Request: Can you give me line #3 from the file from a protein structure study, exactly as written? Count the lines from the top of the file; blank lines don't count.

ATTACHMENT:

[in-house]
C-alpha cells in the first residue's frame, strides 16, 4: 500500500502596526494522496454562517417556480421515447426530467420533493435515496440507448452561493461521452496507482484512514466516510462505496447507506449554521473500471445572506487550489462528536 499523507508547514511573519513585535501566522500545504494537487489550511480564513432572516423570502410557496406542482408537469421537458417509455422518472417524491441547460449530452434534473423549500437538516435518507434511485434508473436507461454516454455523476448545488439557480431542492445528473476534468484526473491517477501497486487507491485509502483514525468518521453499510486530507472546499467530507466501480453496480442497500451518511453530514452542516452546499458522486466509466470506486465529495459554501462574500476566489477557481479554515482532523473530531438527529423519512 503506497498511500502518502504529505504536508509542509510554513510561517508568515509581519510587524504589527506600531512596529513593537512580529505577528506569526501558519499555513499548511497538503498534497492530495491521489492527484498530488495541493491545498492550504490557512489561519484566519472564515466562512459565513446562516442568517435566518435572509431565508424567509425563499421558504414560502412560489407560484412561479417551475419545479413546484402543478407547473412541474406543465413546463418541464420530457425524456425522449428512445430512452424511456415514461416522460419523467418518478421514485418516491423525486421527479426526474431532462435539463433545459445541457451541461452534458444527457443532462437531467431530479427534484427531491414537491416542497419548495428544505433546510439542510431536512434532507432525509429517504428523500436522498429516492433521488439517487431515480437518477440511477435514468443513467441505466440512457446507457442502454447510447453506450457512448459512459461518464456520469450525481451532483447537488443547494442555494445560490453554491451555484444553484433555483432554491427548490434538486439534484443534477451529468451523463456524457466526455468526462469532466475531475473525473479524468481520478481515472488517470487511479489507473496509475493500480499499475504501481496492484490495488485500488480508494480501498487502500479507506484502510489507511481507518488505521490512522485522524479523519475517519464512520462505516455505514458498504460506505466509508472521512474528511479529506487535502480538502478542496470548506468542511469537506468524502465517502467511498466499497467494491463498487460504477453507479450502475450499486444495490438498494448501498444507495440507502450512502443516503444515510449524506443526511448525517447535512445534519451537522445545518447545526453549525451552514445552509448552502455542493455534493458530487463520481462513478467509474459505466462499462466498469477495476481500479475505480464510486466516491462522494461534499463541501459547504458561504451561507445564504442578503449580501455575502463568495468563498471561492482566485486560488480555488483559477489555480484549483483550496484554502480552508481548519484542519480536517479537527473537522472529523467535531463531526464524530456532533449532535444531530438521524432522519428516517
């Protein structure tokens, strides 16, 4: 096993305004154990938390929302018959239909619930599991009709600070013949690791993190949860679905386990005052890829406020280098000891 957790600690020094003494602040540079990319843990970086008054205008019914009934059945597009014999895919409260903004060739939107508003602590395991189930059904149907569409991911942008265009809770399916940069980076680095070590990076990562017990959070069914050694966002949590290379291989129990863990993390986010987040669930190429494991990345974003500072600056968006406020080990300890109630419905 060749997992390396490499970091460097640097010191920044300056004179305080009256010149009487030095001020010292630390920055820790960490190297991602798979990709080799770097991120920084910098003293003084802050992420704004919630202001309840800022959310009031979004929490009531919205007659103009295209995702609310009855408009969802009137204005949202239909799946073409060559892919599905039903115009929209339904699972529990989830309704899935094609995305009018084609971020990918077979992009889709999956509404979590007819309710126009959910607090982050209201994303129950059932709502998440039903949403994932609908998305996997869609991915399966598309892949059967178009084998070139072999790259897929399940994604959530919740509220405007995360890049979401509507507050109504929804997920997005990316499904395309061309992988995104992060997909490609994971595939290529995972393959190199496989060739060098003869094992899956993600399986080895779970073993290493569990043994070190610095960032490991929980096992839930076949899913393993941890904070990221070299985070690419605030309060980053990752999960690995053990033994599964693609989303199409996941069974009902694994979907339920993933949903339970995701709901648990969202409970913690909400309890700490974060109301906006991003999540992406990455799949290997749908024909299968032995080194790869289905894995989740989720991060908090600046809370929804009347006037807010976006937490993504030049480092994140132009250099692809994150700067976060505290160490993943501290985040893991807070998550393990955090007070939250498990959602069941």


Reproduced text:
């Protein structure tokens, strides 16, 4: 096993305004154990938390929302018959239909619930599991009709600070013949690791993190949860679905386990005052890829406020280098000891 957790600690020094003494602040540079990319843990970086008054205008019914009934059945597009014999895919409260903004060739939107508003602590395991189930059904149907569409991911942008265009809770399916940069980076680095070590990076990562017990959070069914050694966002949590290379291989129990863990993390986010987040669930190429494991990345974003500072600056968006406020080990300890109630419905 060749997992390396490499970091460097640097010191920044300056004179305080009256010149009487030095001020010292630390920055820790960490190297991602798979990709080799770097991120920084910098003293003084802050992420704004919630202001309840800022959310009031979004929490009531919205007659103009295209995702609310009855408009969802009137204005949202239909799946073409060559892919599905039903115009929209339904699972529990989830309704899935094609995305009018084609971020990918077979992009889709999956509404979590007819309710126009959910607090982050209201994303129950059932709502998440039903949403994932609908998305996997869609991915399966598309892949059967178009084998070139072999790259897929399940994604959530919740509220405007995360890049979401509507507050109504929804997920997005990316499904395309061309992988995104992060997909490609994971595939290529995972393959190199496989060739060098003869094992899956993600399986080895779970073993290493569990043994070190610095960032490991929980096992839930076949899913393993941890904070990221070299985070690419605030309060980053990752999960690995053990033994599964693609989303199409996941069974009902694994979907339920993933949903339970995701709901648990969202409970913690909400309890700490974060109301906006991003999540992406990455799949290997749908024909299968032995080194790869289905894995989740989720991060908090600046809370929804009347006037807010976006937490993504030049480092994140132009250099692809994150700067976060505290160490993943501290985040893991807070998550393990955090007070939250498990959602069941």